Referriong to the current Red Sox fugue state, under the headline:  Blame falls on Larry Lucchino, Ron Borges, BostonHerald.com says:

“It is now clear why Edwin BenneT. Williams never let Larry Lucchino run the Orioles.

When the world’s greatest defense attorney owned the Orioles, it was the best run team in baseball. It won consistently and with dignity. It ran smoothly and did things “the Orioles Way,” which is to say the right way.

Lucchino didn’t run those Orioles. He held EBW’s coat, and wasn’t named president and CEO of the team until after Williams’ death.”

Sure, the Oriole’s didn’t do well on the field, but this Baltimore scribe thinks Larry belongs in a Hall of Fame:

“Lucchino was president of the Orioles in the mid-’80s when he decided his team should have a “park” instead of a “stadium.”

Let’s be clear about the impact of those two ideas. If the Hall of Fame is for the people who made the game better, and dramatically so, Larry Lucchino belongs.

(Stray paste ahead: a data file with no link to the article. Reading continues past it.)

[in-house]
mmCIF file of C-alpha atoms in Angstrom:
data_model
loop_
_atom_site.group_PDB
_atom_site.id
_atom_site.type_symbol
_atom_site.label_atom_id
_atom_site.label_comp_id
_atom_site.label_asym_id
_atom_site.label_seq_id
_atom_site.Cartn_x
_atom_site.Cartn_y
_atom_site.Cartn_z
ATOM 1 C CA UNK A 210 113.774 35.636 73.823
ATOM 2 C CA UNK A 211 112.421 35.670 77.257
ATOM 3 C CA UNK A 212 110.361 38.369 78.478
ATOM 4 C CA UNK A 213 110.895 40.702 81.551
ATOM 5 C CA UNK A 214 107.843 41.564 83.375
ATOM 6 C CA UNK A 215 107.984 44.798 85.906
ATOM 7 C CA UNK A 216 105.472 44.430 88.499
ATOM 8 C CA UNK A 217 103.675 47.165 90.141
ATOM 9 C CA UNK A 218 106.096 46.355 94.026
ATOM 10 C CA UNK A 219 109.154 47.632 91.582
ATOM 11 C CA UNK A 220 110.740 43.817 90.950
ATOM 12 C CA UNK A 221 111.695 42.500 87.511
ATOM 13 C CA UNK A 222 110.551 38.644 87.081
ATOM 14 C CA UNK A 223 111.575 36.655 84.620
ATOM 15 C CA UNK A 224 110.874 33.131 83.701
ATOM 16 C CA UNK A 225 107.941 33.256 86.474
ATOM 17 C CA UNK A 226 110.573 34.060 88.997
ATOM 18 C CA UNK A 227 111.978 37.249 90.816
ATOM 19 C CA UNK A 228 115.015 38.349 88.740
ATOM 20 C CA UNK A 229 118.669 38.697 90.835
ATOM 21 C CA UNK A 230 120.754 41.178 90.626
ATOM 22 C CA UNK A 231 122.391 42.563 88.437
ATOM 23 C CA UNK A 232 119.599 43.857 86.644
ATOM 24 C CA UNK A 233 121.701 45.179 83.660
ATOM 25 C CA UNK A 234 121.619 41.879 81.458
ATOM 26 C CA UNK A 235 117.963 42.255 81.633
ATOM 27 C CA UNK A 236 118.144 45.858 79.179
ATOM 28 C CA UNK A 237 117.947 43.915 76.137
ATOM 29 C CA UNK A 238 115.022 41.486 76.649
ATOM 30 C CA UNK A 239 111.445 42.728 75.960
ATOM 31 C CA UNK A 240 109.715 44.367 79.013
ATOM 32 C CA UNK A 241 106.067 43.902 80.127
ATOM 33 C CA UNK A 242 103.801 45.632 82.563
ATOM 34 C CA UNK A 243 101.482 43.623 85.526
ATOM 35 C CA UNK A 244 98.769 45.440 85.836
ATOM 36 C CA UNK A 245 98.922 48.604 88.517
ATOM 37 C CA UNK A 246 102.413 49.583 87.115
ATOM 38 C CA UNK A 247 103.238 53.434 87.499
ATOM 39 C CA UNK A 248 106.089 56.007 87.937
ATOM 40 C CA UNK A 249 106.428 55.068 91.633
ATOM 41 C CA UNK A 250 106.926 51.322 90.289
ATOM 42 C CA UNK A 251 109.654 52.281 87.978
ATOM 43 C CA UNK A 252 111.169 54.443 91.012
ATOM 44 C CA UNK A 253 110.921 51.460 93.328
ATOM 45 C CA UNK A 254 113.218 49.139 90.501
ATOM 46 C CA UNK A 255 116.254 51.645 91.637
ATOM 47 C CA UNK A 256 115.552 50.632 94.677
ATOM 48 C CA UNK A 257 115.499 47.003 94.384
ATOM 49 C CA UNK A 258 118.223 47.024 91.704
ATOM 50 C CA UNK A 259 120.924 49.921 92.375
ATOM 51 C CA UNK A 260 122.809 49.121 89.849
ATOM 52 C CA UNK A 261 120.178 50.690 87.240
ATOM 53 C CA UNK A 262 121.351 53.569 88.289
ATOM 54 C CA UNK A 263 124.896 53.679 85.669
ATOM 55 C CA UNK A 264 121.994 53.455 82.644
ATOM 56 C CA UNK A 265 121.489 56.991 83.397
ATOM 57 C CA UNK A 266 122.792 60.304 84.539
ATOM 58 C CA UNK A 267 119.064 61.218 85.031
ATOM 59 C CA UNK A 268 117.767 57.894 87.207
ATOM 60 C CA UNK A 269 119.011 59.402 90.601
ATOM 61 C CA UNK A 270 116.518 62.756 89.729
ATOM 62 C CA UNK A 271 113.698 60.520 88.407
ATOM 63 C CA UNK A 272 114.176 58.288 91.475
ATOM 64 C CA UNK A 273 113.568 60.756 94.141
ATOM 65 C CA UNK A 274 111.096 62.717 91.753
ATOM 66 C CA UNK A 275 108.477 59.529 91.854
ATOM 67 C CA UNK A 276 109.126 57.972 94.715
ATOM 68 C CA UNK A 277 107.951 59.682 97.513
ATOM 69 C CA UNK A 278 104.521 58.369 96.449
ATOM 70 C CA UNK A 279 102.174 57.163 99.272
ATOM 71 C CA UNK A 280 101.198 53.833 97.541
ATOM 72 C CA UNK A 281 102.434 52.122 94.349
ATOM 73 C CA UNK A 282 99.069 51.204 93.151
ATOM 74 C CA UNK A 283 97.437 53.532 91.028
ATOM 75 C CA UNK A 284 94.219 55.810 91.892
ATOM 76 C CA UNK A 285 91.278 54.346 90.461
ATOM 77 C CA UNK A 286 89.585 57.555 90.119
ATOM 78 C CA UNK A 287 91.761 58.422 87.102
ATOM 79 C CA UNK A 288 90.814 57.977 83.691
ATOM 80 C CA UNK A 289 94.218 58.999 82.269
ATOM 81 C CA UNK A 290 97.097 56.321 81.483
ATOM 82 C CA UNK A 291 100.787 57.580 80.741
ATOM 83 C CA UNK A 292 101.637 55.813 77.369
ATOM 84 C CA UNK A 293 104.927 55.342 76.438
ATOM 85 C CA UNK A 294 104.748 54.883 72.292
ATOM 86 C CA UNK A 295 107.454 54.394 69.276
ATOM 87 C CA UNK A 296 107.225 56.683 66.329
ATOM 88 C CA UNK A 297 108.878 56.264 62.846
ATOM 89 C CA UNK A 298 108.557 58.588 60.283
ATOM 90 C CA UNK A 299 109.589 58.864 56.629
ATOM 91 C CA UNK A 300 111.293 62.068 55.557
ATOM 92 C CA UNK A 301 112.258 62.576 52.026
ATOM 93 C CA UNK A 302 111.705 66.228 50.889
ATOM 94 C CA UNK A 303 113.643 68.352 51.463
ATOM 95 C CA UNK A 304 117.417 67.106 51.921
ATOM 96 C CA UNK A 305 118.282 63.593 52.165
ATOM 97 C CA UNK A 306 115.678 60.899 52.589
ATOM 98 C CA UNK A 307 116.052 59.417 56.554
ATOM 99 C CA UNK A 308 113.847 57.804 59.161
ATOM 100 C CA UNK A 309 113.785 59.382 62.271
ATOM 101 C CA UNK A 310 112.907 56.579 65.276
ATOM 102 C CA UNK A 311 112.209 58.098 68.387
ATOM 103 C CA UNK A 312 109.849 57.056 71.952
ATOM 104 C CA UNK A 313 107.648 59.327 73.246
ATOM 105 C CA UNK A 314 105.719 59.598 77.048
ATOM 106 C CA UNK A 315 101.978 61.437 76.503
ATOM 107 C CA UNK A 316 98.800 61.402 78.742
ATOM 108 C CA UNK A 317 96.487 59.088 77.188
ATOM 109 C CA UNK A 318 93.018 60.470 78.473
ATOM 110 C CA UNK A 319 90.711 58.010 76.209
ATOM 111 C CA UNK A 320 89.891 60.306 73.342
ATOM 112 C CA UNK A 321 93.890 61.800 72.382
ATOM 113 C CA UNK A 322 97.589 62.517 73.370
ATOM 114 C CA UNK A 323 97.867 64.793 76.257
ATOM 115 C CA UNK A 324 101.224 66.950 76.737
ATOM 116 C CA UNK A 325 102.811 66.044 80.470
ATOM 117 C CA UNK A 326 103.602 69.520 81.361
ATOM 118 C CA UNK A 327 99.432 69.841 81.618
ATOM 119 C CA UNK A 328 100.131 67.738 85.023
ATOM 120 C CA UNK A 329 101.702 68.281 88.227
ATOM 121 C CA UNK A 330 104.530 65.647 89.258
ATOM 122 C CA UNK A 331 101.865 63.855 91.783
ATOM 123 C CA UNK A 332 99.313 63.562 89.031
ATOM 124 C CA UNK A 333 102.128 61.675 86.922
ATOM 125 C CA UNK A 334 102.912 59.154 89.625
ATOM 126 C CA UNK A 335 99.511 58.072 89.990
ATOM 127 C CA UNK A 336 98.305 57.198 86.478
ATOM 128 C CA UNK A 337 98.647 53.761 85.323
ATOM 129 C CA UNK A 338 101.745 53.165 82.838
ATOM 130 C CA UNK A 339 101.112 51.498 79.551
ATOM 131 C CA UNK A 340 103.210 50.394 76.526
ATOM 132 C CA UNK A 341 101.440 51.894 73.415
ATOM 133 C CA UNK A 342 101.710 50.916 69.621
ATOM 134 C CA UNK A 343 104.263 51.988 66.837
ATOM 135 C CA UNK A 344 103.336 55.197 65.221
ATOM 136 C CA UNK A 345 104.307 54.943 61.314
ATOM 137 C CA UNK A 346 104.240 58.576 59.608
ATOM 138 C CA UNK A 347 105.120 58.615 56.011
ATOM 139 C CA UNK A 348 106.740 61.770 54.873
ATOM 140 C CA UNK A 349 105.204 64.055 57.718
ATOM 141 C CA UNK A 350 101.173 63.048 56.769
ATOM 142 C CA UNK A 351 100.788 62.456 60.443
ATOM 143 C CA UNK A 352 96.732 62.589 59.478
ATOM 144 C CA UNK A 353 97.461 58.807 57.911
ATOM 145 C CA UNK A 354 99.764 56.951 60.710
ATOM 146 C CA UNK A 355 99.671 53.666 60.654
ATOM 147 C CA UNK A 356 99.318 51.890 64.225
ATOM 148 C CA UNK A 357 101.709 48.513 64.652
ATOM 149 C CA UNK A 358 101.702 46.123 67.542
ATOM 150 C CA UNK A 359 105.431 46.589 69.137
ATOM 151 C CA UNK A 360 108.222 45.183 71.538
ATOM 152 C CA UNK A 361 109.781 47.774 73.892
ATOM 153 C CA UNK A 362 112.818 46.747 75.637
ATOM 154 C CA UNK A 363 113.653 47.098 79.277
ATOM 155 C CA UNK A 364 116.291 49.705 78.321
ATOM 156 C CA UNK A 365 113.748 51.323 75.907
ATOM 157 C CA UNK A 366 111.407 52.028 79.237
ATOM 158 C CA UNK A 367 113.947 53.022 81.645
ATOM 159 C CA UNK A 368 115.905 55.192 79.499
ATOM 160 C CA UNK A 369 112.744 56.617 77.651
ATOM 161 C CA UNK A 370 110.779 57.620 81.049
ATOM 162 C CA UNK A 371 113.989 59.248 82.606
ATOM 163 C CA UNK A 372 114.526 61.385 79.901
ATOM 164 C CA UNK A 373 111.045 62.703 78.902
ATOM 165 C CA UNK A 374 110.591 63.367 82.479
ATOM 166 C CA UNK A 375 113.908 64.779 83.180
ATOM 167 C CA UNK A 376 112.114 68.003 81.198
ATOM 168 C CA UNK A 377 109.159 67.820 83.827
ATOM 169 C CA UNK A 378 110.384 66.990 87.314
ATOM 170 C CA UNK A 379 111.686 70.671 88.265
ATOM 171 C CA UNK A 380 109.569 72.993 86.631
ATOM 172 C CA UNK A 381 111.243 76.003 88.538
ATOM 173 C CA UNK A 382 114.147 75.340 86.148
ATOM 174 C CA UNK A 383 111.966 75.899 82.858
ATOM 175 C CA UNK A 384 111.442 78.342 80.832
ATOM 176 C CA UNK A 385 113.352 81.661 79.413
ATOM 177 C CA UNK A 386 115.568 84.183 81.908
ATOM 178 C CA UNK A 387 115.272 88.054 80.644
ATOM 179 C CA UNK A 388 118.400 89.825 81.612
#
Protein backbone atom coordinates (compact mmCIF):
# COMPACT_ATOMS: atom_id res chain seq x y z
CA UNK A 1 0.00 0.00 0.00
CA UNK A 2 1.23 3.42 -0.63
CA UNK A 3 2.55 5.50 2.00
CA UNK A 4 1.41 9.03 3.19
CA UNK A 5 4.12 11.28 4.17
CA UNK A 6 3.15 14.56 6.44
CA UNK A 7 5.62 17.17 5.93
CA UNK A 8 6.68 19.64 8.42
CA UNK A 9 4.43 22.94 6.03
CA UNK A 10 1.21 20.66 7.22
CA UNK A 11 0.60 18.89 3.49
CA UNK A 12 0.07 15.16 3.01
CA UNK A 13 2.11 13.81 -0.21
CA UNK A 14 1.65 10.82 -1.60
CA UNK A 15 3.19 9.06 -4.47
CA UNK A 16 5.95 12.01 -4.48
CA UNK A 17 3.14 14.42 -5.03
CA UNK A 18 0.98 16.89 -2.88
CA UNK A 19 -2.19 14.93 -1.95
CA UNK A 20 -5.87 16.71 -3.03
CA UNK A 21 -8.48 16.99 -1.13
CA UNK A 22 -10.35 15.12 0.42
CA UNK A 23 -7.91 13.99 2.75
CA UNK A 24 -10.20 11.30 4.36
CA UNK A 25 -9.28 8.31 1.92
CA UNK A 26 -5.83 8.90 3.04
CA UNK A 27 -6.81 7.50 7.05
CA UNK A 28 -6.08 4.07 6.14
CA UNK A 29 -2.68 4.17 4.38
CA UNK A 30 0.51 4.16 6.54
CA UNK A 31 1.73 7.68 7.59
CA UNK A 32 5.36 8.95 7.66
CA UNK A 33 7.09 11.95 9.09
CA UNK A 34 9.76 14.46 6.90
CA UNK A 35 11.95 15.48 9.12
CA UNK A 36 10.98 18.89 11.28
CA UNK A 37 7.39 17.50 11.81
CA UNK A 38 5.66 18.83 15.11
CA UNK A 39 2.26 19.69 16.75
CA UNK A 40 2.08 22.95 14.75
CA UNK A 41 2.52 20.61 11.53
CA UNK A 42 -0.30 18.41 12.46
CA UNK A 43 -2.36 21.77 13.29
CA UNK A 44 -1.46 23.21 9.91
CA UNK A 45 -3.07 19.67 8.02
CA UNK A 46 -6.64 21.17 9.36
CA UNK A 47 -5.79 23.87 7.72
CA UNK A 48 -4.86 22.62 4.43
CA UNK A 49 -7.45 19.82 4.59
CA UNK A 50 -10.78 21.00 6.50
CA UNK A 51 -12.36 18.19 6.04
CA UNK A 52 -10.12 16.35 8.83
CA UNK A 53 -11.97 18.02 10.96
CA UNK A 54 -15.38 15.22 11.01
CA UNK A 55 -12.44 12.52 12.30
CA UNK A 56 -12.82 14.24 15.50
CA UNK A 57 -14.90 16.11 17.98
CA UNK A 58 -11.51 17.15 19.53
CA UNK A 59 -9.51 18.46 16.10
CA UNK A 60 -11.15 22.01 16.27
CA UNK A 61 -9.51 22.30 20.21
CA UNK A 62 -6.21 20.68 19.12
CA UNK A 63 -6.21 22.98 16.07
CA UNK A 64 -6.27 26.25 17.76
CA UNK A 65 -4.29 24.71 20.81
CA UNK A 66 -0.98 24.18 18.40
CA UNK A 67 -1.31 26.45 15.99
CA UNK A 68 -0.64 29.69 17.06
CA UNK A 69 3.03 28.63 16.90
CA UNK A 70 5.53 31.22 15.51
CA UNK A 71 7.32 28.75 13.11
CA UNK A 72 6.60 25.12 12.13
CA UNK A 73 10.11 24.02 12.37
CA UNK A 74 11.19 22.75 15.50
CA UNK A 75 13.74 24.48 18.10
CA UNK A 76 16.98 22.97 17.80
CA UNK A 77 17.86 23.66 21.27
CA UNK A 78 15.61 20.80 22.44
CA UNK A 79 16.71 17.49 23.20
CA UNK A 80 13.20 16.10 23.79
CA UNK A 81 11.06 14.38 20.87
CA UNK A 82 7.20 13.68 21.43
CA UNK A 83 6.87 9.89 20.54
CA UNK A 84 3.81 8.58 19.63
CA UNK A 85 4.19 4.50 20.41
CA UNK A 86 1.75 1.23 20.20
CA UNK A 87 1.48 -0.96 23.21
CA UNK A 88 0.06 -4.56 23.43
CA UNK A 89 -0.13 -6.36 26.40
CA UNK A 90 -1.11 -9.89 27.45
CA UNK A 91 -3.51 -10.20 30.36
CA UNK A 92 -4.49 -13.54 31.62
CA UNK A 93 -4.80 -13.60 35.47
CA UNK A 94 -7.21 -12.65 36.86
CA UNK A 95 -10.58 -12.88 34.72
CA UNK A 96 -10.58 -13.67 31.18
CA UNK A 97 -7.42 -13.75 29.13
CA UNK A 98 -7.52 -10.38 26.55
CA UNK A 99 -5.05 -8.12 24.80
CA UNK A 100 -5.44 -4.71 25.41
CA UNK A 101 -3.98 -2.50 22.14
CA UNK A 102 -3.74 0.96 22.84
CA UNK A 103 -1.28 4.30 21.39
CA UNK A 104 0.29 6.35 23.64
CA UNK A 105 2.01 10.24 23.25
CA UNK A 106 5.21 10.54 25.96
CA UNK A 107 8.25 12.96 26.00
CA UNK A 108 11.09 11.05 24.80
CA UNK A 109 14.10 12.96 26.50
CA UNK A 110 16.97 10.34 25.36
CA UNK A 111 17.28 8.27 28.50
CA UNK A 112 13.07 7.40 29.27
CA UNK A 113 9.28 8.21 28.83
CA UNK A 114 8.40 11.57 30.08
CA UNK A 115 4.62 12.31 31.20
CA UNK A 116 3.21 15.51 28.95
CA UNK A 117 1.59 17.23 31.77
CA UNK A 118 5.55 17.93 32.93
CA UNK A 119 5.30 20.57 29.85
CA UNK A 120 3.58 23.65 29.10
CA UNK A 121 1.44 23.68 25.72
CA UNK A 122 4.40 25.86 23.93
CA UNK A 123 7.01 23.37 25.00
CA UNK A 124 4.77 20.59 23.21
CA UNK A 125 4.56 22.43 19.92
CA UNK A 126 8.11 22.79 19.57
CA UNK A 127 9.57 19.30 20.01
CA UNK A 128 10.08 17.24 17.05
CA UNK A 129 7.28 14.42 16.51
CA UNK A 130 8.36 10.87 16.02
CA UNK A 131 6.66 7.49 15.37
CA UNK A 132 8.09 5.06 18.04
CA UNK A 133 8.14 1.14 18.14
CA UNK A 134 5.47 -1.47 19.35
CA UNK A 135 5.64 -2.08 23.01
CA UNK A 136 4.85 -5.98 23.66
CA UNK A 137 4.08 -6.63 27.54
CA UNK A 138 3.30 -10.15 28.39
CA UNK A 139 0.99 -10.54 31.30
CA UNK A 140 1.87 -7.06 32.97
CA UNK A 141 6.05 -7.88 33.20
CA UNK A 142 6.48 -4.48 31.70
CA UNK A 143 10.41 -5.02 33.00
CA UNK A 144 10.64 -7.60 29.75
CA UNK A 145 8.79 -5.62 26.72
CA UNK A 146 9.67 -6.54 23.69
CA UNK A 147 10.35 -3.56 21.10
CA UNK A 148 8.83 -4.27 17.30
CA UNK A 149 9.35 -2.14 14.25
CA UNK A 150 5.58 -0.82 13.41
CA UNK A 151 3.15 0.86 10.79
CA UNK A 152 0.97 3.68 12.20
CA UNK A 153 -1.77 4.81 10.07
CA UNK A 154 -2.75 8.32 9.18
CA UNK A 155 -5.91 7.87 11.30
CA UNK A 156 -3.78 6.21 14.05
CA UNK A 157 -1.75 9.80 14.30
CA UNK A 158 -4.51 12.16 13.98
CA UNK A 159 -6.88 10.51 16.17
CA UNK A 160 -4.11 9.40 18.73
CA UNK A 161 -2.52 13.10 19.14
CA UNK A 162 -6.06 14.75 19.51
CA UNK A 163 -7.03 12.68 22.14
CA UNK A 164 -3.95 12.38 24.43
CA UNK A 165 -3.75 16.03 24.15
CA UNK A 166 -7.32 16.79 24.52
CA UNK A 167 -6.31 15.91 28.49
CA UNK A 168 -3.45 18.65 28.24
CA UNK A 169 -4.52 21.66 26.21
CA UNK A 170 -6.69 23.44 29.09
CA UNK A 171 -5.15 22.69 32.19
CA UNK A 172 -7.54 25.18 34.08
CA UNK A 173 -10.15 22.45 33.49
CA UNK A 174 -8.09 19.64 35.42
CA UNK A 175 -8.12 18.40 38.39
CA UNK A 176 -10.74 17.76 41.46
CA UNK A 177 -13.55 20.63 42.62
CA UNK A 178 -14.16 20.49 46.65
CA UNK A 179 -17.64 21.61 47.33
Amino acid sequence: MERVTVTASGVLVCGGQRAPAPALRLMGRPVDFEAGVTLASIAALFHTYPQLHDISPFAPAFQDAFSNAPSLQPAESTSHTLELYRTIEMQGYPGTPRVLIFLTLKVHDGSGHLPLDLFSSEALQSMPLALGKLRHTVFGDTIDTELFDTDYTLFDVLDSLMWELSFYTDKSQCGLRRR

Camden Yards, which opened in 1992, fundamentally changed the way we think of the places where baseball teams play.”


1.3 bill

“Williams was Lucchino’s bridge into this career, but it in no way qualified him to trade players, sign free agents or even comment on the status of a roster. So why has Henry entrusted him in this capacity?”

The culture of deceit and betrayal must be removed and replaced with an environment of trust and accountability.”


Lucchino serves as the CEO of the Boston Red Sox baseball team, which is owned by John Henry and a consortium know as Fenway Sports Group. Fenway Sports Group is part of New England Sports Ventures which also owns Fenway Park and New England Sports Network.,